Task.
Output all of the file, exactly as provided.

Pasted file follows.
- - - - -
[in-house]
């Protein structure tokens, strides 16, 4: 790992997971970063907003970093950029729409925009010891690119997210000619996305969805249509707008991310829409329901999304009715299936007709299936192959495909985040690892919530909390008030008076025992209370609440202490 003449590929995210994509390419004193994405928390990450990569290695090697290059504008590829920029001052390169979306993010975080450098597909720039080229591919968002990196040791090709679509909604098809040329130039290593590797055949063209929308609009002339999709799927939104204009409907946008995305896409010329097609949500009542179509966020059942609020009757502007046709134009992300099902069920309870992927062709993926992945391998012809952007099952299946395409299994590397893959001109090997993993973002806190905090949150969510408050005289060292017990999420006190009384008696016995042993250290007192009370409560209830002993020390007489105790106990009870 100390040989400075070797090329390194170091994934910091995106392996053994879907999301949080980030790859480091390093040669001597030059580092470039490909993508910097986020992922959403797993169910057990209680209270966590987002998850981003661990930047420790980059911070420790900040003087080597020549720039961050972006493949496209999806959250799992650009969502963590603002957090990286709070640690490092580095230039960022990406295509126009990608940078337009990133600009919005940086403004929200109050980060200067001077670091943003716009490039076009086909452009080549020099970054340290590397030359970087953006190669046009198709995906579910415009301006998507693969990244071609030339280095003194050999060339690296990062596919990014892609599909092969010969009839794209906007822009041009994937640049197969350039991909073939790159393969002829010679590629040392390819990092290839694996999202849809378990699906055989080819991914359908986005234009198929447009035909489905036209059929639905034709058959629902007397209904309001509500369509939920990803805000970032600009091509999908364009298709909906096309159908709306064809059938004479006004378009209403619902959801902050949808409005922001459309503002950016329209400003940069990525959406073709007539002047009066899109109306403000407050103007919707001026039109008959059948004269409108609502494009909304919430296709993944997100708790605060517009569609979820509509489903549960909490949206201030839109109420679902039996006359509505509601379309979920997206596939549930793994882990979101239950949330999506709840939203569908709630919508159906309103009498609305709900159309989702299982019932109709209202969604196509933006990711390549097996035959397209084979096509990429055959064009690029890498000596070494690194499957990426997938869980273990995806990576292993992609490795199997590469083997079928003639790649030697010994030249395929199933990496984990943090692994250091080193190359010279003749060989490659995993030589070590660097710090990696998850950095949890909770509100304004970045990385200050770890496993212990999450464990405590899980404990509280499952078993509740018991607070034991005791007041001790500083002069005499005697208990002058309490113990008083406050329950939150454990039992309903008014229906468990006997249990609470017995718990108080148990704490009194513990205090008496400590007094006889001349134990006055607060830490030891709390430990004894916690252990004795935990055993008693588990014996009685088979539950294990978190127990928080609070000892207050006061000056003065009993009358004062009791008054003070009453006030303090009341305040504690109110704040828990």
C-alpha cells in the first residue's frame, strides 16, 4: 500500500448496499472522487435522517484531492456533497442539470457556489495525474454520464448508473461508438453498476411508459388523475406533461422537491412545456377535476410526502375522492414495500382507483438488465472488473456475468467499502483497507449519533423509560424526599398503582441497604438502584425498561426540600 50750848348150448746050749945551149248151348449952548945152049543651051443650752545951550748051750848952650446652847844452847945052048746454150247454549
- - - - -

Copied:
[in-house]
């Protein structure tokens, strides 16, 4: 790992997971970063907003970093950029729409925009010891690119997210000619996305969805249509707008991310829409329901999304009715299936007709299936192959495909985040690892919530909390008030008076025992209370609440202490 003449590929995210994509390419004193994405928390990450990569290695090697290059504008590829920029001052390169979306993010975080450098597909720039080229591919968002990196040791090709679509909604098809040329130039290593590797055949063209929308609009002339999709799927939104204009409907946008995305896409010329097609949500009542179509966020059942609020009757502007046709134009992300099902069920309870992927062709993926992945391998012809952007099952299946395409299994590397893959001109090997993993973002806190905090949150969510408050005289060292017990999420006190009384008696016995042993250290007192009370409560209830002993020390007489105790106990009870 100390040989400075070797090329390194170091994934910091995106392996053994879907999301949080980030790859480091390093040669001597030059580092470039490909993508910097986020992922959403797993169910057990209680209270966590987002998850981003661990930047420790980059911070420790900040003087080597020549720039961050972006493949496209999806959250799992650009969502963590603002957090990286709070640690490092580095230039960022990406295509126009990608940078337009990133600009919005940086403004929200109050980060200067001077670091943003716009490039076009086909452009080549020099970054340290590397030359970087953006190669046009198709995906579910415009301006998507693969990244071609030339280095003194050999060339690296990062596919990014892609599909092969010969009839794209906007822009041009994937640049197969350039991909073939790159393969002829010679590629040392390819990092290839694996999202849809378990699906055989080819991914359908986005234009198929447009035909489905036209059929639905034709058959629902007397209904309001509500369509939920990803805000970032600009091509999908364009298709909906096309159908709306064809059938004479006004378009209403619902959801902050949808409005922001459309503002950016329209400003940069990525959406073709007539002047009066899109109306403000407050103007919707001026039109008959059948004269409108609502494009909304919430296709993944997100708790605060517009569609979820509509489903549960909490949206201030839109109420679902039996006359509505509601379309979920997206596939549930793994882990979101239950949330999506709840939203569908709630919508159906309103009498609305709900159309989702299982019932109709209202969604196509933006990711390549097996035959397209084979096509990429055959064009690029890498000596070494690194499957990426997938869980273990995806990576292993992609490795199997590469083997079928003639790649030697010994030249395929199933990496984990943090692994250091080193190359010279003749060989490659995993030589070590660097710090990696998850950095949890909770509100304004970045990385200050770890496993212990999450464990405590899980404990509280499952078993509740018991607070034991005791007041001790500083002069005499005697208990002058309490113990008083406050329950939150454990039992309903008014229906468990006997249990609470017995718990108080148990704490009194513990205090008496400590007094006889001349134990006055607060830490030891709390430990004894916690252990004795935990055993008693588990014996009685088979539950294990978190127990928080609070000892207050006061000056003065009993009358004062009791008054003070009453006030303090009341305040504690109110704040828990």
C-alpha cells in the first residue's frame, strides 16, 4: 500500500448496499472522487435522517484531492456533497442539470457556489495525474454520464448508473461508438453498476411508459388523475406533461422537491412545456377535476410526502375522492414495500382507483438488465472488473456475468467499502483497507449519533423509560424526599398503582441497604438502584425498561426540600 50750848348150448746050749945551149248151348449952548945152049543651051443650752545951550748051750848952650446652847844452847945052048746454150247454549